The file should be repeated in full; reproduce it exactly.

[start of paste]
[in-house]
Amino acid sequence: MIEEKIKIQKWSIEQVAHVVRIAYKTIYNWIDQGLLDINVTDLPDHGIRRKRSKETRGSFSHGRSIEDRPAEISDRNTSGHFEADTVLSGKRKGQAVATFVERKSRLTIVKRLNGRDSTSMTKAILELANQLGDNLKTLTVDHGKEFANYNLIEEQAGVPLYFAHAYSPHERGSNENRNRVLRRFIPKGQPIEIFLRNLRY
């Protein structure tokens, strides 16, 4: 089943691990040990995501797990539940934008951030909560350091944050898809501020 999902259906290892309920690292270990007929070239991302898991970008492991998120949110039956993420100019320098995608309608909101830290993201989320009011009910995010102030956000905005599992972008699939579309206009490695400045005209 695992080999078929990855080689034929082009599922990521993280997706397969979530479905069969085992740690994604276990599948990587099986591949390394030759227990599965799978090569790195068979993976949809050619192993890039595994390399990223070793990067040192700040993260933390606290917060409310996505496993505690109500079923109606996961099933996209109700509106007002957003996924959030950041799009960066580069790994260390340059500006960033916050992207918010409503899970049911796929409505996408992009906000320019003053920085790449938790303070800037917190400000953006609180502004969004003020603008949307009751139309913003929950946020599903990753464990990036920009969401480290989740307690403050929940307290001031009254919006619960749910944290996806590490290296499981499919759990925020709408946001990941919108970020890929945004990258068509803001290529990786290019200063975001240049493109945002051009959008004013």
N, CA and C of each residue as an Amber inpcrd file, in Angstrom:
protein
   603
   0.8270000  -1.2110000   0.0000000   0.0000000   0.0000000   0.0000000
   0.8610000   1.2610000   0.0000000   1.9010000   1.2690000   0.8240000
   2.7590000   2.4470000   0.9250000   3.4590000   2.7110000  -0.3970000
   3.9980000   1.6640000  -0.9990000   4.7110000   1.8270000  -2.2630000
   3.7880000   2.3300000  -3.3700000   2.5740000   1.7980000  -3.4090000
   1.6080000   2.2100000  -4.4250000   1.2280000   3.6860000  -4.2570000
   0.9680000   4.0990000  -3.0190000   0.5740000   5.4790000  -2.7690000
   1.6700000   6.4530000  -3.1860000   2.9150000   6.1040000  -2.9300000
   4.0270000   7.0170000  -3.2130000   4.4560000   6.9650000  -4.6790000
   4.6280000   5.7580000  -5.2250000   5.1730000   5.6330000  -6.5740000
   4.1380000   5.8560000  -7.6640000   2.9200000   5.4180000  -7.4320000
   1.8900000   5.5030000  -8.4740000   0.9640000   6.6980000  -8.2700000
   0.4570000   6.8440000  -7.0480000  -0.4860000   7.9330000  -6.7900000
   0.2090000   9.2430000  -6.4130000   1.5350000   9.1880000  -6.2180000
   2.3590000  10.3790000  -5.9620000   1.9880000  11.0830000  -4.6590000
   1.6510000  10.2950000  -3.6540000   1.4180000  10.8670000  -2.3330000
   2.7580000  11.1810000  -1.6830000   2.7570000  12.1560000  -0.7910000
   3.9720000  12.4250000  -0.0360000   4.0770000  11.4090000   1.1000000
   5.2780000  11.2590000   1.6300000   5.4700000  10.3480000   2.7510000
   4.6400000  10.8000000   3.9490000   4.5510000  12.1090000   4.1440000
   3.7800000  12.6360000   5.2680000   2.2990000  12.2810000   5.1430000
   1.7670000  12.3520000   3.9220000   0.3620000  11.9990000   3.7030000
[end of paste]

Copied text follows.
[in-house]
Amino acid sequence: MIEEKIKIQKWSIEQVAHVVRIAYKTIYNWIDQGLLDINVTDLPDHGIRRKRSKETRGSFSHGRSIEDRPAEISDRNTSGHFEADTVLSGKRKGQAVATFVERKSRLTIVKRLNGRDSTSMTKAILELANQLGDNLKTLTVDHGKEFANYNLIEEQAGVPLYFAHAYSPHERGSNENRNRVLRRFIPKGQPIEIFLRNLRY
């Protein structure tokens, strides 16, 4: 089943691990040990995501797990539940934008951030909560350091944050898809501020 999902259906290892309920690292270990007929070239991302898991970008492991998120949110039956993420100019320098995608309608909101830290993201989320009011009910995010102030956000905005599992972008699939579309206009490695400045005209 695992080999078929990855080689034929082009599922990521993280997706397969979530479905069969085992740690994604276990599948990587099986591949390394030759227990599965799978090569790195068979993976949809050619192993890039595994390399990223070793990067040192700040993260933390606290917060409310996505496993505690109500079923109606996961099933996209109700509106007002957003996924959030950041799009960066580069790994260390340059500006960033916050992207918010409503899970049911796929409505996408992009906000320019003053920085790449938790303070800037917190400000953006609180502004969004003020603008949307009751139309913003929950946020599903990753464990990036920009969401480290989740307690403050929940307290001031009254919006619960749910944290996806590490290296499981499919759990925020709408946001990941919108970020890929945004990258068509803001290529990786290019200063975001240049493109945002051009959008004013």
N, CA and C of each residue as an Amber inpcrd file, in Angstrom:
protein
   603
   0.8270000  -1.2110000   0.0000000   0.0000000   0.0000000   0.0000000
   0.8610000   1.2610000   0.0000000   1.9010000   1.2690000   0.8240000
   2.7590000   2.4470000   0.9250000   3.4590000   2.7110000  -0.3970000
   3.9980000   1.6640000  -0.9990000   4.7110000   1.8270000  -2.2630000
   3.7880000   2.3300000  -3.3700000   2.5740000   1.7980000  -3.4090000
   1.6080000   2.2100000  -4.4250000   1.2280000   3.6860000  -4.2570000
   0.9680000   4.0990000  -3.0190000   0.5740000   5.4790000  -2.7690000
   1.6700000   6.4530000  -3.1860000   2.9150000   6.1040000  -2.9300000
   4.0270000   7.0170000  -3.2130000   4.4560000   6.9650000  -4.6790000
   4.6280000   5.7580000  -5.2250000   5.1730000   5.6330000  -6.5740000
   4.1380000   5.8560000  -7.6640000   2.9200000   5.4180000  -7.4320000
   1.8900000   5.5030000  -8.4740000   0.9640000   6.6980000  -8.2700000
   0.4570000   6.8440000  -7.0480000  -0.4860000   7.9330000  -6.7900000
   0.2090000   9.2430000  -6.4130000   1.5350000   9.1880000  -6.2180000
   2.3590000  10.3790000  -5.9620000   1.9880000  11.0830000  -4.6590000
   1.6510000  10.2950000  -3.6540000   1.4180000  10.8670000  -2.3330000
   2.7580000  11.1810000  -1.6830000   2.7570000  12.1560000  -0.7910000
   3.9720000  12.4250000  -0.0360000   4.0770000  11.4090000   1.1000000
   5.2780000  11.2590000   1.6300000   5.4700000  10.3480000   2.7510000
   4.6400000  10.8000000   3.9490000   4.5510000  12.1090000   4.1440000
   3.7800000  12.6360000   5.2680000   2.2990000  12.2810000   5.1430000
   1.7670000  12.3520000   3.9220000   0.3620000  11.9990000   3.7030000